Getting rid of cable last year, I cut the cord and moved onto the all-streaming TV experience. And in that time, I haven't thought (seriously) about going once. And the truth is, I could. Sometimes, I have access to cable, because of my roommates who refuse to cut the cord (more on why below).
But, honestly, I haven't watched cable TV in the entire time since i turned in my cable box. And that's because the best cable TV alternatives are very "sticky" services. By that I mean, once you get yourself invested in one — I chose Sling TV, but dabbled in YouTube TV for a couple of months — it's hard to feel compelled to move back.
For starters, your DVR is such a personal resource that going back to an empty slate with a new cable box just sounds like backtracking. But that's just the start of the big reasons why I'm sticking with Sling TV. Here's why I am not going back to cable, and what I wish Sling and YouTube TV would get better at.
I'm saving hundreds
Our household cable TV plan costs around $127 per month, which we split. So, my sights were set on Sling TV, the only cord-cutting service with a decent channel lineup that's under $65 (sorry Philo).
So, my cable bill calculated out to $762 per year. And, so, with Sling TV Blue, I'm spending $420 per year ($35 per month * 12), and saving $342 annually.
Of course, this is about to get annoying for me, as I am starting to get into Formula 1 racing, which means I want the ESPN channels, which means some months I'll be spending an extra $25 per month to go from Sling Blue to Sling Orange & Blue, which adds ESPN's channels on. That means I'll save less while F1 is in season. Fortunately, it's on a break right now, and it's not a year-round sport.
Cloud streaming is a game changer
On top of those savings (the main reason why most people switch), I love how Sling TV and its competitors work everywhere. Yes, you might hear more about the "Cloud DVR" feature, that lets you catch up on the road no matter where you are, but a key difference maker from Spectrum cable to Sling is that the entire service is available on the go.
So, whenever I've got a signal, I can just tune into whatever is going on live. That means I can watch all my channels when I'm waiting at a train station — which is an excellent feature when you live in a city whose public transit is as unreliable as New York's Metropolitan Transit Authority.
Of course, that means I can also pull up my cloud DVR on the go, too. Most importantly, anywhere I can sign into Sling, I can open my DVR. This includes a recent vacation when I brought my Roku Streaming Stick 4K with me to our Airbnb, where it worked like a charm.
Everything just works — and it's snappy
Switching channels may have a slightly longer 'loading' time than cable does, as my colleague Mark Spoonauer pointed out when talking about how he cut the cord with YouTube TV. But, aside from that, I'm still routinely impressed by how the Sling TV app (which takes a moment or two to boot up) always feels more responsive and speedy than my old cable box.
One of my personal top reasons to leave cable was because of how antiquated the cable box feels to use. The boot up times take minutes, the dirt-slow hard drives make pruning your DVR feel like you're chopping through quicksand and the navigation menus still looked and felt straight out of the 1980s.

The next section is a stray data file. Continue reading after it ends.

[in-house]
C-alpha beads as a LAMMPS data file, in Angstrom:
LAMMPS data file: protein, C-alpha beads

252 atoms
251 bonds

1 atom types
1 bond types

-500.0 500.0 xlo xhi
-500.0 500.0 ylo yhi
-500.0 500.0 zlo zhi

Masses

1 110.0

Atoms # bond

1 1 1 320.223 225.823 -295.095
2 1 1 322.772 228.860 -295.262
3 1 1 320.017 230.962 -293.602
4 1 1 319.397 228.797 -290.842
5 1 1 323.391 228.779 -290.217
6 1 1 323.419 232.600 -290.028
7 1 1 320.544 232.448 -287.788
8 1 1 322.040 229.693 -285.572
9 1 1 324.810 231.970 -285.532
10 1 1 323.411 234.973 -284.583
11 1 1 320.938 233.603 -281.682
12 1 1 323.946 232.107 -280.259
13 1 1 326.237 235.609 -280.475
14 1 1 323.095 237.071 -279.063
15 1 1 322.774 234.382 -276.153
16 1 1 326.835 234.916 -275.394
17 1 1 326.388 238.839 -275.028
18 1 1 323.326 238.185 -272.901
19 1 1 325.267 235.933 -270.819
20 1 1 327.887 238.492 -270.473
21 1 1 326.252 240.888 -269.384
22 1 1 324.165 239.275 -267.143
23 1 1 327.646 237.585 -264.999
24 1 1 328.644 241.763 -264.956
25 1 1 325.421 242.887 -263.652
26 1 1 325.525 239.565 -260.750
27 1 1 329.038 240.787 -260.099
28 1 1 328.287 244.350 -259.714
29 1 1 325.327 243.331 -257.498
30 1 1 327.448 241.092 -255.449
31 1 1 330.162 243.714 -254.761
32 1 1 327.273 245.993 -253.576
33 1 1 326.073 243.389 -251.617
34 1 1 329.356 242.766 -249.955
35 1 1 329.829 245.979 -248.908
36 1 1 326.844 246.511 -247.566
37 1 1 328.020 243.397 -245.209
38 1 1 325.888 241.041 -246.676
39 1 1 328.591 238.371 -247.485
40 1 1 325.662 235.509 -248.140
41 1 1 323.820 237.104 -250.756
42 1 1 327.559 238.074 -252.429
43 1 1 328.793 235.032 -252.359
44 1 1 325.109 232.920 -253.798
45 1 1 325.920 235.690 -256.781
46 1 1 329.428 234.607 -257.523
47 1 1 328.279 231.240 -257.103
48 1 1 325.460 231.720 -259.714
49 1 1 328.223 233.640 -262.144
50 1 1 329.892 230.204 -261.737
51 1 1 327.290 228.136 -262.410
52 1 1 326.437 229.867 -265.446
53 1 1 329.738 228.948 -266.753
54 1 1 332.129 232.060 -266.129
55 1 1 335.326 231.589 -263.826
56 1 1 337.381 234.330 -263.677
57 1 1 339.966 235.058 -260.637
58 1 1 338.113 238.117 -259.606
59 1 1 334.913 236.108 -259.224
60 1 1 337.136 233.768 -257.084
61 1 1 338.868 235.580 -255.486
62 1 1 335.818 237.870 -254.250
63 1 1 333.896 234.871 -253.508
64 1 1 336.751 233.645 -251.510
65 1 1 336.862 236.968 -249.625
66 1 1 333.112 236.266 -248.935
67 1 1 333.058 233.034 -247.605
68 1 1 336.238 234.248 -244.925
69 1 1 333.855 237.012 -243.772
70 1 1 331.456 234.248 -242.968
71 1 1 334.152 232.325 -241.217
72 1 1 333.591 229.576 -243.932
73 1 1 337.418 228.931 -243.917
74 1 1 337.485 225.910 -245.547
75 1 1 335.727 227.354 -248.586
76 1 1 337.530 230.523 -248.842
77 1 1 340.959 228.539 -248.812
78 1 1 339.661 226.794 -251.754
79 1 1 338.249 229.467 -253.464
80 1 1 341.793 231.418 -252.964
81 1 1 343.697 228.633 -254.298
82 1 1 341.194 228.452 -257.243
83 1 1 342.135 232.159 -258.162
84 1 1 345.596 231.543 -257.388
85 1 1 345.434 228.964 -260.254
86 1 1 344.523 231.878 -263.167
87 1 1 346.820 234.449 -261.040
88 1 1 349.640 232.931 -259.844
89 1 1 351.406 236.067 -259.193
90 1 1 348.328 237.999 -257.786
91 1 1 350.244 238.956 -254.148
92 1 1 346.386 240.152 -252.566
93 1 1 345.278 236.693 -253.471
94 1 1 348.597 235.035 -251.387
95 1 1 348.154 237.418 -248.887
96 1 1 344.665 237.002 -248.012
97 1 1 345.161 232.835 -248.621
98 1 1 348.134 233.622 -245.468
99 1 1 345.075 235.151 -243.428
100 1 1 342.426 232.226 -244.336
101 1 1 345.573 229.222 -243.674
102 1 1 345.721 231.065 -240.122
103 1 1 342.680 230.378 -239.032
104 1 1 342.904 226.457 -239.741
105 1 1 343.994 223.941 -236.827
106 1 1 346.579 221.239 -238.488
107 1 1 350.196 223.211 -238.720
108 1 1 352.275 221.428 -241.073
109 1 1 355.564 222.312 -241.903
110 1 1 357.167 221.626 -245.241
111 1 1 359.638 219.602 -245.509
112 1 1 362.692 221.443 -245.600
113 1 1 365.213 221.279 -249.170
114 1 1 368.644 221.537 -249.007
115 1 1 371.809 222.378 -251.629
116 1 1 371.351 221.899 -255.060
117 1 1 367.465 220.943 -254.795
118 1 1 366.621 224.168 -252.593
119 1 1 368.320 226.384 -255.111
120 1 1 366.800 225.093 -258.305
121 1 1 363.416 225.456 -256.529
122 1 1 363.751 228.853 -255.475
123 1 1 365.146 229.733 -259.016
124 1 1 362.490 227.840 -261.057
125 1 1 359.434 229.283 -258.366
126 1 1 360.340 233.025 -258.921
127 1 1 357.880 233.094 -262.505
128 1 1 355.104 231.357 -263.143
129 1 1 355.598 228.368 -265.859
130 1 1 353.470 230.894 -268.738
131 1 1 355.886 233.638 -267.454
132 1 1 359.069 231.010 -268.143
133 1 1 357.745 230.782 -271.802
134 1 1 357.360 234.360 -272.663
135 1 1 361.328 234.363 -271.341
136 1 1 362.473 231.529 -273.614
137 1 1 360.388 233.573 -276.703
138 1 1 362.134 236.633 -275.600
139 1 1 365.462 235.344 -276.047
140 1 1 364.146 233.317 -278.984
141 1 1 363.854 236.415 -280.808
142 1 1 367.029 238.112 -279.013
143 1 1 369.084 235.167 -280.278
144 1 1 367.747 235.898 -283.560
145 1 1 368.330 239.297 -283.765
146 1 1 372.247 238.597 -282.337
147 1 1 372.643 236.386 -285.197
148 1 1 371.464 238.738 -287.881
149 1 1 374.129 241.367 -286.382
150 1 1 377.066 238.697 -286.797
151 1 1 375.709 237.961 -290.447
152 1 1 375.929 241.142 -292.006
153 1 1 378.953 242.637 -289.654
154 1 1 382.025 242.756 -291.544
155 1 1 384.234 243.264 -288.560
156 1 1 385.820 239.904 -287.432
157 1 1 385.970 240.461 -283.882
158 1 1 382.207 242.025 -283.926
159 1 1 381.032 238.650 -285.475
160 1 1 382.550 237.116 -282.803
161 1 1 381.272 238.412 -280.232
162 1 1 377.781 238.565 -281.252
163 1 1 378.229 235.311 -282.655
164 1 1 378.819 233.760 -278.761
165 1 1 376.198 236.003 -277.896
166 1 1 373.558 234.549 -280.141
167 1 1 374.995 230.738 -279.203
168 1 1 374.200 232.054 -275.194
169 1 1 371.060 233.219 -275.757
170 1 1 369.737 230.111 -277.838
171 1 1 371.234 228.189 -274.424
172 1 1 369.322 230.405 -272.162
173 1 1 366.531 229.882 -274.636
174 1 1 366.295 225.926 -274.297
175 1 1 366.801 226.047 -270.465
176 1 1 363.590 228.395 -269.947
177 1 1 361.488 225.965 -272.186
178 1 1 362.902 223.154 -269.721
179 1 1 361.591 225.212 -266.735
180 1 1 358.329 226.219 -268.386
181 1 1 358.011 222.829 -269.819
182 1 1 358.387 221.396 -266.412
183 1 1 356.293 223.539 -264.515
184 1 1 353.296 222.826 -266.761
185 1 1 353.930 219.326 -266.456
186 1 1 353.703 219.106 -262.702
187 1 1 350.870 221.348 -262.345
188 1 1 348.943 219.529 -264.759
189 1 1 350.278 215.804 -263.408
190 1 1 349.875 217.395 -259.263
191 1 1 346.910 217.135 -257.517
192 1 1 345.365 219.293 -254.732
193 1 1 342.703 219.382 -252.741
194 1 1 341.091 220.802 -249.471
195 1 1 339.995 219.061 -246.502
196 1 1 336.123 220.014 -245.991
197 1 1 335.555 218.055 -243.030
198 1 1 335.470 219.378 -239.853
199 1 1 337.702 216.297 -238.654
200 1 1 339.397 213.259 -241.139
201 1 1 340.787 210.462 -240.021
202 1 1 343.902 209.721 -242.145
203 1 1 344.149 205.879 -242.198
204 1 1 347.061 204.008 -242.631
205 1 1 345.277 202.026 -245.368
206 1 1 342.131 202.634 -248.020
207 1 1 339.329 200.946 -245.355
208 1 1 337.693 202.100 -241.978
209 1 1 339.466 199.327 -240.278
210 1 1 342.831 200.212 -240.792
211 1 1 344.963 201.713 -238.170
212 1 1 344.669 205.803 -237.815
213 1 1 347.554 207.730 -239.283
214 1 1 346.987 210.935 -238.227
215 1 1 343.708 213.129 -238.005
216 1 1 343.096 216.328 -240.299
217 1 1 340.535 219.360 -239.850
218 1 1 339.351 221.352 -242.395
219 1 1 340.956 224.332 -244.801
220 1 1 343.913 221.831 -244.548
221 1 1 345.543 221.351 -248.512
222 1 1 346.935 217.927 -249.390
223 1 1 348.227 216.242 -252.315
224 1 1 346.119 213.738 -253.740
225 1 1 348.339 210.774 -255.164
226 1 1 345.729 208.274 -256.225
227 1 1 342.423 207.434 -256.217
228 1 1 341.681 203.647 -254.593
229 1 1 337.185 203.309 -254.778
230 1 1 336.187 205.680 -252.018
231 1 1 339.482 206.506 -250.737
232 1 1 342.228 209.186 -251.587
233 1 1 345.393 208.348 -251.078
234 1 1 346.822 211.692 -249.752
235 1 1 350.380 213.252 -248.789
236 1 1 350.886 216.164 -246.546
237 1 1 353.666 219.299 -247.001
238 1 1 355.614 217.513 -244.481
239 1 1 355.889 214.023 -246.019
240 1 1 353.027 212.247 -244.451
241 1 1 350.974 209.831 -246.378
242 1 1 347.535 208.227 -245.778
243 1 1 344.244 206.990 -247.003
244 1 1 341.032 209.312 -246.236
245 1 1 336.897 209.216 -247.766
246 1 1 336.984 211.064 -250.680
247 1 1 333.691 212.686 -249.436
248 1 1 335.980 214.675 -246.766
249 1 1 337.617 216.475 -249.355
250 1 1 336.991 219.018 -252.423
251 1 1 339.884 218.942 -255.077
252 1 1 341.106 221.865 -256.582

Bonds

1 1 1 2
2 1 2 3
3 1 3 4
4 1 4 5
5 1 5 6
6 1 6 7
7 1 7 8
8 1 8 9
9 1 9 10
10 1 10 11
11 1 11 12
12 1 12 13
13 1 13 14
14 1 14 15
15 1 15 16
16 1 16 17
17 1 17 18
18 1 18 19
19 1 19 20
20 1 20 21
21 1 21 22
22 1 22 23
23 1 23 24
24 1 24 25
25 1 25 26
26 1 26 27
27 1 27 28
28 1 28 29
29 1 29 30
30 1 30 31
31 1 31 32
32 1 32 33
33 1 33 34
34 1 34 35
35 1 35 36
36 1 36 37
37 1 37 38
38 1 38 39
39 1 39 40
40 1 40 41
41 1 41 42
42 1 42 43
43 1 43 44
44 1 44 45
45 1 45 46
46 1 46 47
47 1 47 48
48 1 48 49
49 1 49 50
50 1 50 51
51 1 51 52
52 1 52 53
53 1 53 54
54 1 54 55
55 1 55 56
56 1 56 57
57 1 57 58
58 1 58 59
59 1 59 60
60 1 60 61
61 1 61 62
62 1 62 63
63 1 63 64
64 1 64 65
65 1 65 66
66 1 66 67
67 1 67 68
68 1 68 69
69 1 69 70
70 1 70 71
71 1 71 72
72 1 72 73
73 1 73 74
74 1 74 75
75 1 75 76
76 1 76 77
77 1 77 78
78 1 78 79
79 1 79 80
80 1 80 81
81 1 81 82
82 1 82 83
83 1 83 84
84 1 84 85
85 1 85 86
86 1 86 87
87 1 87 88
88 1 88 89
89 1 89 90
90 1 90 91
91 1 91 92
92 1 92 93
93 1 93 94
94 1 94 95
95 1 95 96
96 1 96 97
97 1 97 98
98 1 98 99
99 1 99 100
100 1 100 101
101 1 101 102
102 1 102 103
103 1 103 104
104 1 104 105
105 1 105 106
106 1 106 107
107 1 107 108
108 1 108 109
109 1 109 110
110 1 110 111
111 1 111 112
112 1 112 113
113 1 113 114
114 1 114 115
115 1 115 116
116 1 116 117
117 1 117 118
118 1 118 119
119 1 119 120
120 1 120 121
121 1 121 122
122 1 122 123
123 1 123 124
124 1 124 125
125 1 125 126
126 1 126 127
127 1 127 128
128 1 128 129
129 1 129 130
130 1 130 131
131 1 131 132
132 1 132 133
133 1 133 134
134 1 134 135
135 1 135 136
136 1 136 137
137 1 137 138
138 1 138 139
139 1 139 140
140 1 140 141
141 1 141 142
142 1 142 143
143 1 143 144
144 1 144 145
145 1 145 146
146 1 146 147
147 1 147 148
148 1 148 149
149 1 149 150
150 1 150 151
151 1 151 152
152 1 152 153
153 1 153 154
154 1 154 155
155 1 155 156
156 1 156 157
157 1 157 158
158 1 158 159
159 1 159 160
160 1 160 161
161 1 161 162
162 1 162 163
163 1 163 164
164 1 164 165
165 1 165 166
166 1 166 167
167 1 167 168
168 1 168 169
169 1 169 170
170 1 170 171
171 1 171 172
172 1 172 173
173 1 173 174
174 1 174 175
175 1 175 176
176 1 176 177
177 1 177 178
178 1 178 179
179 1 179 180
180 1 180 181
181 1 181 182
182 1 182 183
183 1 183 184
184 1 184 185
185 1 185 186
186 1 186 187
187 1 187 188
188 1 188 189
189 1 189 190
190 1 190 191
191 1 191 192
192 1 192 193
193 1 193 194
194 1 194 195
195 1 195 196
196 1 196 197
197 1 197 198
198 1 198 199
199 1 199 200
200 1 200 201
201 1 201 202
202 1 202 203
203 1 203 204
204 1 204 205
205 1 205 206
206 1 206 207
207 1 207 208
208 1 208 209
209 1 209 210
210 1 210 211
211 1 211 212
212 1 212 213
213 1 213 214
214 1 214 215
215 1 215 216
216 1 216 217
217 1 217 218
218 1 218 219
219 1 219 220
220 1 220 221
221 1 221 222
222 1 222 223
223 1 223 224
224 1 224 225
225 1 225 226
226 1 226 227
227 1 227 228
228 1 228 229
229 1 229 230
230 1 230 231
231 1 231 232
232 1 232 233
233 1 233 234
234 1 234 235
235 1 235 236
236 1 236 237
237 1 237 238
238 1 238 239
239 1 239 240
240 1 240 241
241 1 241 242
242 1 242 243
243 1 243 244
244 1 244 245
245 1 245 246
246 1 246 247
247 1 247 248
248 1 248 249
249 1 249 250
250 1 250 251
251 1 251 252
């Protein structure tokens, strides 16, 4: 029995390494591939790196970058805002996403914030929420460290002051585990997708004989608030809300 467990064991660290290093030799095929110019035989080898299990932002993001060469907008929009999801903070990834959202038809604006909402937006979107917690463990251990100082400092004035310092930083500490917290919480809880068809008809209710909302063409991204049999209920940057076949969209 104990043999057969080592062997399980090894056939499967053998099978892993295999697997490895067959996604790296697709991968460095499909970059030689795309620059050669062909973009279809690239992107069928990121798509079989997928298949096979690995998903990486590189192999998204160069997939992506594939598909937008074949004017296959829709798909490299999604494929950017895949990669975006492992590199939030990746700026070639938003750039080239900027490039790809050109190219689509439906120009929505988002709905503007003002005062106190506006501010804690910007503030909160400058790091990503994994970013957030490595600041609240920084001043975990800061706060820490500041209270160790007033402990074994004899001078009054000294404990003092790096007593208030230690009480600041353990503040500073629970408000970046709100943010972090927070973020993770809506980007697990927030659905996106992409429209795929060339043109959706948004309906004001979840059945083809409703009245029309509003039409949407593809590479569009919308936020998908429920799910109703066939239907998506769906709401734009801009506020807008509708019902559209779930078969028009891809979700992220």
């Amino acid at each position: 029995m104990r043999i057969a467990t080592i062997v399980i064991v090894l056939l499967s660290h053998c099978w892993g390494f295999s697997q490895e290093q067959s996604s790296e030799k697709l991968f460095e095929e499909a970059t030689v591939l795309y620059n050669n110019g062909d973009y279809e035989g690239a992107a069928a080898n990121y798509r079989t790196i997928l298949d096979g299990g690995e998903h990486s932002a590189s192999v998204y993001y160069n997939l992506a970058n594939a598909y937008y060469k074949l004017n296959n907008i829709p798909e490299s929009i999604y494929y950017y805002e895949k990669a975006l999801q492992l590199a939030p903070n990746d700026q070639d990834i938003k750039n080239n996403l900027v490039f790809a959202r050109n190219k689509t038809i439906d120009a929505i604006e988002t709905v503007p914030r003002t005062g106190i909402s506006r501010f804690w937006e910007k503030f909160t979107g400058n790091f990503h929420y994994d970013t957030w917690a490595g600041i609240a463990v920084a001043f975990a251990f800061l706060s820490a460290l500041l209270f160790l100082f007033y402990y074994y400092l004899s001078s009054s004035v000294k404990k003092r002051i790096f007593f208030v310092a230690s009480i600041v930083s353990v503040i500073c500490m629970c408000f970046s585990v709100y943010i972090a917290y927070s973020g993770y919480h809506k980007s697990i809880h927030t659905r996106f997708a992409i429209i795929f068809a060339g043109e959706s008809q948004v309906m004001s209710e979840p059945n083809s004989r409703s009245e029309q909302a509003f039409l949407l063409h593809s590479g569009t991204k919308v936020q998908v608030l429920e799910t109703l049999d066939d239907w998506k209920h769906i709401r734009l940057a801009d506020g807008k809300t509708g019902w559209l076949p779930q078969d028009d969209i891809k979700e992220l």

But...cord-cutter services aren't as live as cable
I've said it before, and I'll say it again. Cable TV's best feature is one it doesn't really promote (probably because it's hard to advertise). When I timed Sling against cable TV, I found the latter upwards of 70 seconds ahead of the former. YouTube TV was a little better, 20 to 30 behind cable.
Neither of those services, if you ask me, have any good reason to be 'behind' cable. Cable is the antiquated elephant of the industry, it should be behind cord-cutter services. But for whatever reasons, cable still has the advantage here. If Sling or YouTube TV could guarantee it was just as live as cable, that could swing my dollars, though I really don't want to go to YouTube TV, which would have me paying as much as I did
I hate playing "Who has what channel?"
The $65 per month YouTube TV costs $30 more than Sling TV's $35 per month Blue package. So you'd assume every channel in Sling Blue is in YouTube TV. I did. And I was wrong. At the very least, the AXS network, which I like for some second-tier pro wrestling programming, isn't in YouTube TV.
But this is just my personal anecdotal incident. The world of live TV streaming services is filled with these curious questions. Fubo TV is marketed as a sports-first streaming service, yet it lacks TNT and TBS, which are crucial for basketball and baseball playoffs. Then, you've got the whole regional sports networks situation, which is the reason why many don't cut the cord at all. Many, if not most RSN's are kept in the $90 per month tier of DirecTV Stream, a service that does little else to stand out, aside from being the most-like-cable with that pricing.
Channel selection is important, and I understand that a free market means not all channels are available everywhere. But for regional sports networks to be so stuck, and for Fubo to be missing some of the NBA playoffs, this stuff doesn't make sense.
Outlook: Still better without cable
Sure, I'd love for Sling TV to match my old cable box and have Yankees games. I'd love it to be as-live as your average cable box as well.
But the savings I'm making combined with the portability of this service are a 1-2 knockout combo that keeps the cable cut. I'm also over relying on a box with what seems like a very slow 5400 rpm hard drive.
Join me, and cut the cord. And let me know how it goes in the comments below.
Next: Check out the 7 new movies and shows to watch this weekend (opens in new tab) on Netflix, Hulu, Prime video and more and this is the reason why I never travel without my Roku. Also, here's what you need to know about if I Am Groot is in the MCU.